First Mesa villages are renowned for their polychrome pottery and kachina-doll carvings. The older Hopi villages have structures built of rock and adobe mortar in simple architectural style. Hano actually belongs to the Tewa, a New Mexico Pueblo tribe. In 1696 the Tewa Indians sought refuge with the Hopi on First Mesa after an unsuccessful rebellion against the Spanish in the Rio Grande Valley. Today the Tewa live close to the Hopi but maintain their own language and ceremonies.
Sichomovi is built so close to Hano that only the residents can tell where one ends and the other begins. Constructed in the mid-1600s, this village is believed to have been built to ease overcrowding at Walpi, the highest point on the mesa. Walpi, built on solid rock and surrounded by steep cliffs, frequently hosts ceremonial dances. It's the most pristine of the Hopi villages, with cliff-edge houses and vast scenic vistas. Inhabited for more than 1,100 years (dating back to 900 AD),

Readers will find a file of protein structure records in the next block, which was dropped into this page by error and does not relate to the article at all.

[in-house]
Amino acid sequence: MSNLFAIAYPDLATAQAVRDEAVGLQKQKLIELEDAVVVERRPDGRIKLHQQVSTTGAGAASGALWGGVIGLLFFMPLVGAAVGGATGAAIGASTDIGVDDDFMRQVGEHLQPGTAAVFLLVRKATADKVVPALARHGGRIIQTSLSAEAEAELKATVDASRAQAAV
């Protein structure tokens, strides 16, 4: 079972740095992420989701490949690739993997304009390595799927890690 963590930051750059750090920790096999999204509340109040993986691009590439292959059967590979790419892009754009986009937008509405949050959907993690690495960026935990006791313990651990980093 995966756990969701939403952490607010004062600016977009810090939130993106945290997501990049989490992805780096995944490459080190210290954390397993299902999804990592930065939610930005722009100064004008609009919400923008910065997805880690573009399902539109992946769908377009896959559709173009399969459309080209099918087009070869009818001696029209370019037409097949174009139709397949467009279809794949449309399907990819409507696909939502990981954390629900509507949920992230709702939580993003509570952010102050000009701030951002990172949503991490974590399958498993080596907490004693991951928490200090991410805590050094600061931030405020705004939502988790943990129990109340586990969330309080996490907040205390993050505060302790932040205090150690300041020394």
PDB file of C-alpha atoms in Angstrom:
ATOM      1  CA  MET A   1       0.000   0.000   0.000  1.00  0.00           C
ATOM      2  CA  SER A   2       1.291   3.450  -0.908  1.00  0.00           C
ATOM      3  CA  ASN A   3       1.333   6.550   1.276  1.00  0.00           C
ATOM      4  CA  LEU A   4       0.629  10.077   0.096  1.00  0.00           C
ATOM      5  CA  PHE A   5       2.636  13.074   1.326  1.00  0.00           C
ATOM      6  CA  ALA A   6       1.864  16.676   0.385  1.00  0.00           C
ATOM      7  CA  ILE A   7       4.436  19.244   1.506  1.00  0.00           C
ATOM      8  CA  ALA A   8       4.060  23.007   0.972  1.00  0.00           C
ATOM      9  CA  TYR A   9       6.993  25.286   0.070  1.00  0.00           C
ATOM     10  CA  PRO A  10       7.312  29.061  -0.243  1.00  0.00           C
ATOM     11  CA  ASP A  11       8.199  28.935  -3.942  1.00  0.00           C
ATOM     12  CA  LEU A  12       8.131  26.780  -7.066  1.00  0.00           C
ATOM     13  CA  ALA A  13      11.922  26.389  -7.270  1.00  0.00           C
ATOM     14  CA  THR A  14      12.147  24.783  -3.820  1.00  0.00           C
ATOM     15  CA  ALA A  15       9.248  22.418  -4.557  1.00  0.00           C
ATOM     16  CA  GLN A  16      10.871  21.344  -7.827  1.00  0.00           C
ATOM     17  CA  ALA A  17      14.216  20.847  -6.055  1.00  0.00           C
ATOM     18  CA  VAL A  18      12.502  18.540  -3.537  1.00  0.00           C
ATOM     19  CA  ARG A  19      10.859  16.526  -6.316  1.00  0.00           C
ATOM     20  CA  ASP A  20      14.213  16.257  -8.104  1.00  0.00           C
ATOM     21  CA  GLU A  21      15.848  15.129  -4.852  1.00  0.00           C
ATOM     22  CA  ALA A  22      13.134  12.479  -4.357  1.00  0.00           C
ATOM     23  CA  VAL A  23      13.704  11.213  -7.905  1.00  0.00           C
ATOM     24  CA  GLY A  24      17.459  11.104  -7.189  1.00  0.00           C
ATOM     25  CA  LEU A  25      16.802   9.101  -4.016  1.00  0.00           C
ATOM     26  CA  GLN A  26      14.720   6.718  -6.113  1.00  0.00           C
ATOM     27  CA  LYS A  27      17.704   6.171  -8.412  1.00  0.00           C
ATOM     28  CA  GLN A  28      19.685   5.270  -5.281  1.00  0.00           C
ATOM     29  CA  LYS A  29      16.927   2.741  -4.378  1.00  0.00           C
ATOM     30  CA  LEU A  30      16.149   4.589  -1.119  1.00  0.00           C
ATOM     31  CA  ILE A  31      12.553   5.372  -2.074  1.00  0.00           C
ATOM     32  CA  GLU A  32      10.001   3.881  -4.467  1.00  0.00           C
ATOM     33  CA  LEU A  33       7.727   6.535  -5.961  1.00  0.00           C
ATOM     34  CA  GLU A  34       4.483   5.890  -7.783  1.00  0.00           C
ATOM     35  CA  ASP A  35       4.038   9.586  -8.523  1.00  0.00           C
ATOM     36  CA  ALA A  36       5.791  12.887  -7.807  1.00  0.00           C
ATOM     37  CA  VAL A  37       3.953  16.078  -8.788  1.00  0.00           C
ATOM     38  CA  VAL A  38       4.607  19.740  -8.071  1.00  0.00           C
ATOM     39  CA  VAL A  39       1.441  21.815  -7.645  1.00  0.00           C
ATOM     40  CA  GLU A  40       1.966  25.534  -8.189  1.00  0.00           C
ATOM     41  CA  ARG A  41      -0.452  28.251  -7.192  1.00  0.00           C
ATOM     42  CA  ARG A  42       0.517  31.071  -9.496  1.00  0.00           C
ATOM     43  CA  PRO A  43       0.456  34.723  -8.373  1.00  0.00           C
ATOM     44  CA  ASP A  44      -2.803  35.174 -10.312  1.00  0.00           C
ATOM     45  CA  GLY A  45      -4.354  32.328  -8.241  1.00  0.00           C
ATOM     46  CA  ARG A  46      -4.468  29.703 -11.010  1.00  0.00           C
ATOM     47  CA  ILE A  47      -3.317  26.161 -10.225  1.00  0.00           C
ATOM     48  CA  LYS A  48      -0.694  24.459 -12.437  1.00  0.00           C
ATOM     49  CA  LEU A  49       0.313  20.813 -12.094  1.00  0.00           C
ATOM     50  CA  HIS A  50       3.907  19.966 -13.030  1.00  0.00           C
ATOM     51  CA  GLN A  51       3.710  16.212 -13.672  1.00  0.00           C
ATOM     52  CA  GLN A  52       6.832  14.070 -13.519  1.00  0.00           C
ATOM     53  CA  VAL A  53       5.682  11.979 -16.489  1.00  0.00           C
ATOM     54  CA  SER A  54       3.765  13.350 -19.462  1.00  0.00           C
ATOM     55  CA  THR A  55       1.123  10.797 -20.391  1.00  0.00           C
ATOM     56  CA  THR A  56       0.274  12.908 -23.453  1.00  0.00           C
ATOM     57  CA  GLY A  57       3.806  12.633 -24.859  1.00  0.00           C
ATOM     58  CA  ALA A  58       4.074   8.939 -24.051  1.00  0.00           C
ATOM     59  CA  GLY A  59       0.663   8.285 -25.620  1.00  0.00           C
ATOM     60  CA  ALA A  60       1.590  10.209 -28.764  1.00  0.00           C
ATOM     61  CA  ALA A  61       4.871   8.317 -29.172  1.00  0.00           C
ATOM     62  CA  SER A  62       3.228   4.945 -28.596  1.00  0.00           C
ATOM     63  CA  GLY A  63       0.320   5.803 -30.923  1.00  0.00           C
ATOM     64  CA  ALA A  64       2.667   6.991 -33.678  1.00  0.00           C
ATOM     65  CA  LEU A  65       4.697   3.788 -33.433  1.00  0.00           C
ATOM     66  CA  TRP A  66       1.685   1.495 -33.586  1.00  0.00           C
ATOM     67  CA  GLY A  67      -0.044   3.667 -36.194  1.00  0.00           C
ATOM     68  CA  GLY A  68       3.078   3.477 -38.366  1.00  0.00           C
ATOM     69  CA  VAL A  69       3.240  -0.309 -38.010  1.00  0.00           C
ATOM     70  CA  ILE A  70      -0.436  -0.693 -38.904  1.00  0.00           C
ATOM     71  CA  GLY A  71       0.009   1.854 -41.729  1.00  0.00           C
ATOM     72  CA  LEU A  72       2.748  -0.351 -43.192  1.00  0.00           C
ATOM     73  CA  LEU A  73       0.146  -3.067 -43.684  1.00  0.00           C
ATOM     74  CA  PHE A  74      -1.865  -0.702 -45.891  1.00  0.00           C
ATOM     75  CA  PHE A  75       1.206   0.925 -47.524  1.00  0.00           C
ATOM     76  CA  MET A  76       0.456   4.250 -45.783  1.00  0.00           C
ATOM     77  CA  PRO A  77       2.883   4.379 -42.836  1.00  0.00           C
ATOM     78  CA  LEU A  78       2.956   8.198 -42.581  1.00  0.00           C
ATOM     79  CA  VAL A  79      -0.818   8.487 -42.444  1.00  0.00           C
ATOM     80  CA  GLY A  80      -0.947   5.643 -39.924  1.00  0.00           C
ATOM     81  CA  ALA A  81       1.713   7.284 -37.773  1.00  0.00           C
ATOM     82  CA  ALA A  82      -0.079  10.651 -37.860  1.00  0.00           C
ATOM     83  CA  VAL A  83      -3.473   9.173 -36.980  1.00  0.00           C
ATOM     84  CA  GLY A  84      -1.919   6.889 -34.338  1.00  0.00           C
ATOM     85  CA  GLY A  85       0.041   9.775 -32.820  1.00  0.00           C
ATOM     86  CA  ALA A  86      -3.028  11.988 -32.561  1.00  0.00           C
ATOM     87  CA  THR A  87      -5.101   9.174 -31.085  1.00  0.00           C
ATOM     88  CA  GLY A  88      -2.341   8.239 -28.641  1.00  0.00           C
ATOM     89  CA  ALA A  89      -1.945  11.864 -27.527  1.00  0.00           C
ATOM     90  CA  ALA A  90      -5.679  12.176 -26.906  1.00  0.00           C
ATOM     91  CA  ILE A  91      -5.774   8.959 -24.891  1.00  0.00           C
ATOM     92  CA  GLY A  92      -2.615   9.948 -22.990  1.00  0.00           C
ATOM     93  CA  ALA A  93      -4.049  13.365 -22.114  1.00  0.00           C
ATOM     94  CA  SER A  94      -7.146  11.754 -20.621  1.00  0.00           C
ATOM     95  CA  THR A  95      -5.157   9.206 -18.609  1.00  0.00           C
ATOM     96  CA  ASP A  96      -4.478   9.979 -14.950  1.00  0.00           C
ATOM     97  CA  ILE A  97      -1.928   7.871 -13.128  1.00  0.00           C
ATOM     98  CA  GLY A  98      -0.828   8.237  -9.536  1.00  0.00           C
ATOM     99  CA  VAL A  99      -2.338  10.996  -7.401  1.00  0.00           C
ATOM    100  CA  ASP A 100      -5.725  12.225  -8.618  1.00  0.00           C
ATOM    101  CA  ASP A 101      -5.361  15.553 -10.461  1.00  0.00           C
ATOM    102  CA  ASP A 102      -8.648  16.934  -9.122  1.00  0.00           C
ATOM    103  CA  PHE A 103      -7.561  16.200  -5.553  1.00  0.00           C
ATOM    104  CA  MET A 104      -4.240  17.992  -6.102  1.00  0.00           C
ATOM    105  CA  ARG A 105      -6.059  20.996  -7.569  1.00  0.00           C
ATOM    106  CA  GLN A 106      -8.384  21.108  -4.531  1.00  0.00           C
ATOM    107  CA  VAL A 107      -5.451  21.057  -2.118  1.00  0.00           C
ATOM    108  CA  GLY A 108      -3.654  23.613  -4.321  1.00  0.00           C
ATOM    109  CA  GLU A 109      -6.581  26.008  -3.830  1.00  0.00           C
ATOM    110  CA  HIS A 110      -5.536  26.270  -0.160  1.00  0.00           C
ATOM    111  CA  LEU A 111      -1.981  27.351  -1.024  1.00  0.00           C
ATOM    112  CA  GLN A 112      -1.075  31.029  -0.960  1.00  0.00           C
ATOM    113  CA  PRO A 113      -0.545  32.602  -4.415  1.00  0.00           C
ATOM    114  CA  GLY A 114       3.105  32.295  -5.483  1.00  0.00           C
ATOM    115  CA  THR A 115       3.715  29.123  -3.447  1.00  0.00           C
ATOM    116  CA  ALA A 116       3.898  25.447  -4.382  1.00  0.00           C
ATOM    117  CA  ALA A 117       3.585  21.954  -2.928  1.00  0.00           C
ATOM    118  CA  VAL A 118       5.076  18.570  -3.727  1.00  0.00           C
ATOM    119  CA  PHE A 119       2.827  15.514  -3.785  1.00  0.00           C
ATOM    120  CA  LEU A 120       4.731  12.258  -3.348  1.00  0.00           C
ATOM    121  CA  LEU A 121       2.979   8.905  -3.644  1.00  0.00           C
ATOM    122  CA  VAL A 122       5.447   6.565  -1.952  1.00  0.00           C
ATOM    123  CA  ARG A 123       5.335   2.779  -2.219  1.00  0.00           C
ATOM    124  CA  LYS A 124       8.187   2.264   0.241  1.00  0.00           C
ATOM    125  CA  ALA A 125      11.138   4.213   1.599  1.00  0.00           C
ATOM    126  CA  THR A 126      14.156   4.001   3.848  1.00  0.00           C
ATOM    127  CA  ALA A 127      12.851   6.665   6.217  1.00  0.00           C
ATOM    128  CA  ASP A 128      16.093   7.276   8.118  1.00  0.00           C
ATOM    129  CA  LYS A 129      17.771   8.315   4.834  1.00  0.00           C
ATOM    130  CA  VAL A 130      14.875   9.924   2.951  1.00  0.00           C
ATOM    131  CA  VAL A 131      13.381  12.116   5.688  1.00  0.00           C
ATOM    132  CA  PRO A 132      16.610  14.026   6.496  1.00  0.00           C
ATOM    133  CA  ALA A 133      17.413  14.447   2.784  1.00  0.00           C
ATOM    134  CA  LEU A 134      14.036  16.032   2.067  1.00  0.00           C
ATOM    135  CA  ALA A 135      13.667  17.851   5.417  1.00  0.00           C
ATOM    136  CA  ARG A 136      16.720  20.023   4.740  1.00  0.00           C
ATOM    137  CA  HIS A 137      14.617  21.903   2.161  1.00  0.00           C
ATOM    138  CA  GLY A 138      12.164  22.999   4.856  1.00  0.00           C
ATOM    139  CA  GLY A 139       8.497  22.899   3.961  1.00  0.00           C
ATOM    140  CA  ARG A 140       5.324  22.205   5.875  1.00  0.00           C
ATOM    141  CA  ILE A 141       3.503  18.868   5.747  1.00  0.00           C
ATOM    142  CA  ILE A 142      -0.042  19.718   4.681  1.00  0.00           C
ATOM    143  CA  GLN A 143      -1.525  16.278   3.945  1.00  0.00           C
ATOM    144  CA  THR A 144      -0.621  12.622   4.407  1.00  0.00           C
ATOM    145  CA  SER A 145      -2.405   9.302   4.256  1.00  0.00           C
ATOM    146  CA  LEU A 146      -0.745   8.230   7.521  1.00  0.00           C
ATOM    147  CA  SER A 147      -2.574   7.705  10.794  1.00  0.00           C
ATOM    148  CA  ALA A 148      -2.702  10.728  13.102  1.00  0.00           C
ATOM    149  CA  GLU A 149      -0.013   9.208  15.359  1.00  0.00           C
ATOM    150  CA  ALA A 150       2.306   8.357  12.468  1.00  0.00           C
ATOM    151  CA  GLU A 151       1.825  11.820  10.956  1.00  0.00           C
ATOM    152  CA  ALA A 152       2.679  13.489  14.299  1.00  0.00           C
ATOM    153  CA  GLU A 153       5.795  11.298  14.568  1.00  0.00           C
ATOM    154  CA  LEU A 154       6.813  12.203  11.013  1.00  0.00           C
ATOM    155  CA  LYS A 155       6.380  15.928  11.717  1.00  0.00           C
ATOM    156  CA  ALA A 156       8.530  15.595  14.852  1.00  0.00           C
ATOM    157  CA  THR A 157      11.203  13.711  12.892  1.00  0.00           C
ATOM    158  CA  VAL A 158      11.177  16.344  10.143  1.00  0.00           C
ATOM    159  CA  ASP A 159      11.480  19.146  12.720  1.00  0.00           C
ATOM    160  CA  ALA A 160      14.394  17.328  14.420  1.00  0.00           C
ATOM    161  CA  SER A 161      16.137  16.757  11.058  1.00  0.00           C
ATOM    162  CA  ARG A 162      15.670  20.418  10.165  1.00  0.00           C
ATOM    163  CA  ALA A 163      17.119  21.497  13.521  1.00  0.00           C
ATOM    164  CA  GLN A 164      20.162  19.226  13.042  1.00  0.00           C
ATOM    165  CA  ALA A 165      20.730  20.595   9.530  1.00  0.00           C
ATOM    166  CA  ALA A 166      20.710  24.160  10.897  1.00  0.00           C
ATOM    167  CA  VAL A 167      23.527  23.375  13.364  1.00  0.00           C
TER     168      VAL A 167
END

Walpi's cliff-edge houses seem to grow out of the nearby terrain. Today only about 10 residents occupy this settlement, which has neither electricity nor running water; one-hour guided tours of the village are available daily, except when certain ceremonies are taking place (call for hours). Note that Walpi's steep terrain makes it a less than ideal destination for acrophobes.